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 Physics , 1998, DOI: 10.1088/0954-3899/24/5/002 Abstract: Experimental results from Haverah Park, Yakutsk, AGASA and Fly's Eye are reviewed. All these experiments work in the energy range above 0.1 EeV. The 'dip' structure around 3 EeV in the energy spectrum is well established by all the experiments, though the exact position differs slightly. Fly's Eye and Yakutsk results on the chemical composition indicate that the cosmic rays are getting lighter over the energy range from 0.1 EeV to 10 EeV, but the exact fraction is hadronic interaction model dependent, as indicated by the AGASA analysis. The arrival directions of cosmic rays are largely isotropic, but interesting features may be starting to emerge. Most of the experimental results can best be explained with the scenario that an extragalactic component gradually takes over a galactic population as energy increases and cosmic rays at the highest energies are dominated by particles coming from extragalactic space. However, identification of the extragalactic sources has not yet been successful because of limited statistics and the resolution of the data.
 Fazeleh Khajenabi Physics , 2011, DOI: 10.1007/s10509-011-0829-0 Abstract: We present a linear perturbation analysis of the magnetorotational instability in the presence of the cosmic rays. Dynamical effects of the cosmic rays are considered by a fluid description and the diffusion of cosmic rays is only along the magnetic field lines. We show an enhancement in the growth rate of the unstable mode because of the existence of cosmic rays. But as the diffusion of cosmic rays increases, we see that the growth rate decreases. Thus, cosmic rays have a destabilizing role in the magnetorotational instability of the accretion discs.
 Physics , 1998, DOI: 10.1016/S0370-1573(99)00101-5 Abstract: Cosmic ray particles with energies in excess of 10**(20) eV have been detected. The sources as well as the physical mechanism(s) responsible for endowing cosmic ray particles with such enormous energies are unknown. This report gives a review of the physics and astrophysics associated with the questions of origin and propagation of these Extremely High Energy (EHE) cosmic rays in the Universe. After a brief review of the observed cosmic rays in general and their possible sources and acceleration mechanisms, a detailed discussion is given of possible "top-down" (non-acceleration) scenarios of origin of EHE cosmic rays through decay of sufficiently massive particles originating from processes in the early Universe. The massive particles can come from collapse and/or annihilation of cosmic topological defects (such as monopoles, cosmic strings, etc.) associated with Grand Unified Theories or they could be some long-lived metastable supermassive relic particles that were created in the early Universe and are decaying in the current epoch. The highest energy end of the cosmic ray spectrum can thus be used as a probe of new fundamental physics beyond Standard Model. We discuss the role of existing and proposed cosmic ray, gamma-ray and neutrino experiments in this context. We also discuss how observations with next generation experiments of images and spectra of EHE cosmic ray sources can be used to obtain new information on Galactic and extragalactic magnetic fields and possibly their origin.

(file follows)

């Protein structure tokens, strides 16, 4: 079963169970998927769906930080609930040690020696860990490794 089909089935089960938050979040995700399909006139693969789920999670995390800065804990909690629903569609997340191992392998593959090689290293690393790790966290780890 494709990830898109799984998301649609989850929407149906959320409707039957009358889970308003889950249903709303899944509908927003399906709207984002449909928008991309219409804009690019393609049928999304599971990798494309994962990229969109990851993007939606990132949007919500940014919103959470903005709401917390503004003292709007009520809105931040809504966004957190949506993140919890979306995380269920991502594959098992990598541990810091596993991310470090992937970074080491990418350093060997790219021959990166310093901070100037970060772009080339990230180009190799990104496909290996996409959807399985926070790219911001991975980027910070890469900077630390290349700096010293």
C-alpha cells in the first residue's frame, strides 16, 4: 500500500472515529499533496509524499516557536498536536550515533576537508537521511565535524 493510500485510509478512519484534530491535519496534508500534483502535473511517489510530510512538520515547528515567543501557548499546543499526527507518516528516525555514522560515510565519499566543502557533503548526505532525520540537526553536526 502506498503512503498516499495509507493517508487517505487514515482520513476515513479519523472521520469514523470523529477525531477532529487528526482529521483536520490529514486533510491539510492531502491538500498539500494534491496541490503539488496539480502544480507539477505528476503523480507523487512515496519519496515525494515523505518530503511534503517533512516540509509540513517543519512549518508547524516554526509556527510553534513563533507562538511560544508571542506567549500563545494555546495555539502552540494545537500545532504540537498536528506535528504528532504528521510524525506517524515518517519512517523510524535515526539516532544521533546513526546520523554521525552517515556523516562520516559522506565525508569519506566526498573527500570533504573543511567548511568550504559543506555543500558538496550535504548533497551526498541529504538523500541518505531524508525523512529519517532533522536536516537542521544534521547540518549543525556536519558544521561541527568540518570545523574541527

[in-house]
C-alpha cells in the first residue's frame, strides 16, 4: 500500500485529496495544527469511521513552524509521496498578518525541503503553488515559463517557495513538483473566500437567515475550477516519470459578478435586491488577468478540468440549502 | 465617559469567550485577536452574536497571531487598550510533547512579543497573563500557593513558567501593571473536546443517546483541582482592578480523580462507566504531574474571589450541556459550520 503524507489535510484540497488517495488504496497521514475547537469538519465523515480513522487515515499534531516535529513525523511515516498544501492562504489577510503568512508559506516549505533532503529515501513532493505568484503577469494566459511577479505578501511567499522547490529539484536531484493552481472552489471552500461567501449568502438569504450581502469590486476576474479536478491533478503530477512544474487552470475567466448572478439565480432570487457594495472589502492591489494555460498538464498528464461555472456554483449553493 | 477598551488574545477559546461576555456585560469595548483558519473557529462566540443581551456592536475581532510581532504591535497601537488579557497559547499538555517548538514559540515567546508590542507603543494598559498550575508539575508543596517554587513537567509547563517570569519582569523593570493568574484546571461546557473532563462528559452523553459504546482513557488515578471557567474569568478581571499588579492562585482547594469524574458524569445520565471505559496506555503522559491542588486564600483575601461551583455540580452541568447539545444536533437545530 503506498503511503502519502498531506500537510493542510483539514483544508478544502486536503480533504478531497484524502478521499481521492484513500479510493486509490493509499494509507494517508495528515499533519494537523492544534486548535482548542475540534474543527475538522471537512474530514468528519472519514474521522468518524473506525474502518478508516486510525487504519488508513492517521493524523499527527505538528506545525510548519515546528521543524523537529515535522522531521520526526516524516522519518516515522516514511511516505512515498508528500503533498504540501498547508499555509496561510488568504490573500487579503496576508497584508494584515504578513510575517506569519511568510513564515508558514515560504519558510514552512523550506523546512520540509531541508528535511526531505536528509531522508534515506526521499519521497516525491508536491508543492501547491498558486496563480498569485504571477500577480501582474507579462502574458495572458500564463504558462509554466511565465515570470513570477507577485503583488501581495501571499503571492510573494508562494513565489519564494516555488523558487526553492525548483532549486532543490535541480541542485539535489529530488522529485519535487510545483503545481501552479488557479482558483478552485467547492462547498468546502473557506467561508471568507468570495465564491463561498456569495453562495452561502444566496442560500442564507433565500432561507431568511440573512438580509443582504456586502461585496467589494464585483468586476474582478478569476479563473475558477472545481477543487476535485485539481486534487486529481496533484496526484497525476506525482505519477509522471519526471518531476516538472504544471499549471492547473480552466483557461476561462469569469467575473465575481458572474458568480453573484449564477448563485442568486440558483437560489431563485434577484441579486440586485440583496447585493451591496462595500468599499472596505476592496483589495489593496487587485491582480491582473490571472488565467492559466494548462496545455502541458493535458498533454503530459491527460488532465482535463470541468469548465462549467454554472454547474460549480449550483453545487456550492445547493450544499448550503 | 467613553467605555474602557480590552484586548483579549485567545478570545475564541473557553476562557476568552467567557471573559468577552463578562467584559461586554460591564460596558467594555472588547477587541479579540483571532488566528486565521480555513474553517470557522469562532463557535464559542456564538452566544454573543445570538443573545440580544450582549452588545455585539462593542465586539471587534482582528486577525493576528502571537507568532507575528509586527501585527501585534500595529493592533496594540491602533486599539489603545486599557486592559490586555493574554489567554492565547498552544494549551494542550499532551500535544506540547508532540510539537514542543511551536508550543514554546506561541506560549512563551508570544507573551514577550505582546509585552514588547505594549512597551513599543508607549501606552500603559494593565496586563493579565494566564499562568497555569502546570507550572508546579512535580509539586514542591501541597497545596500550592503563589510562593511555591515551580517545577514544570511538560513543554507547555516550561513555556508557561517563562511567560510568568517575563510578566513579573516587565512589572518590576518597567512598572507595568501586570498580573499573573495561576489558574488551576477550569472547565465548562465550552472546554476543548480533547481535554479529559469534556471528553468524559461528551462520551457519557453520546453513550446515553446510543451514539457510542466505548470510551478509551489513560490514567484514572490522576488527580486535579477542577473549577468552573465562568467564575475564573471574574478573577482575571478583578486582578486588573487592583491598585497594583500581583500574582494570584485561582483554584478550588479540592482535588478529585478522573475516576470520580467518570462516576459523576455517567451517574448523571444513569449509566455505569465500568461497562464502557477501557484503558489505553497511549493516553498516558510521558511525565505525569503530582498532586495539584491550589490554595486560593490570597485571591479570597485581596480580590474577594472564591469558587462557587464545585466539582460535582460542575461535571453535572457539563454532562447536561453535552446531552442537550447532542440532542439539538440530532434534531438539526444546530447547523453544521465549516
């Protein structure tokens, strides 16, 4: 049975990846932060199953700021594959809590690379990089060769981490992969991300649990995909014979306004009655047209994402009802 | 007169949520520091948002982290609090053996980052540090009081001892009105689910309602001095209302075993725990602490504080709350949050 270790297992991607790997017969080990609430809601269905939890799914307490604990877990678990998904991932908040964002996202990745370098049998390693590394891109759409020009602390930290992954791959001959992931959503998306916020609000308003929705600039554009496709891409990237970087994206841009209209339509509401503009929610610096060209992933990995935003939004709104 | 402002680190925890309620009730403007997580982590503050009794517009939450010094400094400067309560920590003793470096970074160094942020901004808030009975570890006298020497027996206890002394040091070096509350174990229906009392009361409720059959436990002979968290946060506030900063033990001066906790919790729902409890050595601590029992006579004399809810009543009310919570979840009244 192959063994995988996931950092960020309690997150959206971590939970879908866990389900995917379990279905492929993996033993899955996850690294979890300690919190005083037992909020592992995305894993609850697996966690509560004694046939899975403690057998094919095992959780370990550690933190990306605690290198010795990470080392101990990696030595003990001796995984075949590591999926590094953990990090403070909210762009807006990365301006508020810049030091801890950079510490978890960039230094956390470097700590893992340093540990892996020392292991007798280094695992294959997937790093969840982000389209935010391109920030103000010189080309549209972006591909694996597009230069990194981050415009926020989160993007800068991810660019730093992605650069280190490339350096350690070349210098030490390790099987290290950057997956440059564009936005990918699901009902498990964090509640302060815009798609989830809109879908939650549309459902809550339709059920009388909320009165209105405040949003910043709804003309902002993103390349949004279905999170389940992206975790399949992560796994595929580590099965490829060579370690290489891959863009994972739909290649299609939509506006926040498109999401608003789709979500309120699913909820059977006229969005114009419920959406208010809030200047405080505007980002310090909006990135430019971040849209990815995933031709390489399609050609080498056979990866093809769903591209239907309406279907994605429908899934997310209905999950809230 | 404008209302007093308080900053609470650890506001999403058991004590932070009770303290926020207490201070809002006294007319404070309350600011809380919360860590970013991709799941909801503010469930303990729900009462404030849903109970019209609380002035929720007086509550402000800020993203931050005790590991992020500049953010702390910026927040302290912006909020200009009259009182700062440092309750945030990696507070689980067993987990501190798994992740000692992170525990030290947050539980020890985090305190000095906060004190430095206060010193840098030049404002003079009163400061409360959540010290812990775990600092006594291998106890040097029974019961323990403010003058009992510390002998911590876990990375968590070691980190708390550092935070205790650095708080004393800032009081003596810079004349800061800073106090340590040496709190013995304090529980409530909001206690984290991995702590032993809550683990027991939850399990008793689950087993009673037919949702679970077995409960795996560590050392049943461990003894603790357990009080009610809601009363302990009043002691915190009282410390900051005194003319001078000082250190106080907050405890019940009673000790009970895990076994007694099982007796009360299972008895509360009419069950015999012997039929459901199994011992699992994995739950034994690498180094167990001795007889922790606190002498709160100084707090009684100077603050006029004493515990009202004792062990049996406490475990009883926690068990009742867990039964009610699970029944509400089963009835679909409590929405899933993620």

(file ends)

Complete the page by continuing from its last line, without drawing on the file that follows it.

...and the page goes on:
Physics , 2001, DOI: 10.1063/1.1398166 Abstract: We explore the feasibility of using the Moon as a detector of extremely high energy (>10^19 eV) cosmic rays and neutrinos. The idea is to use the existing radiotelescopes on Earth to look for short pulses of Cherenkov radiation in the GHz range emitted by showers induced just below the surface of the Moon when cosmic rays or neutrinos strike it. We estimate the energy threshold of the technique and the effective aperture and volume of the Moon for this detection. We apply our calculation to obtain the expected event rates from the observed cosmic ray flux and several representative theoretical neutrino fluxes.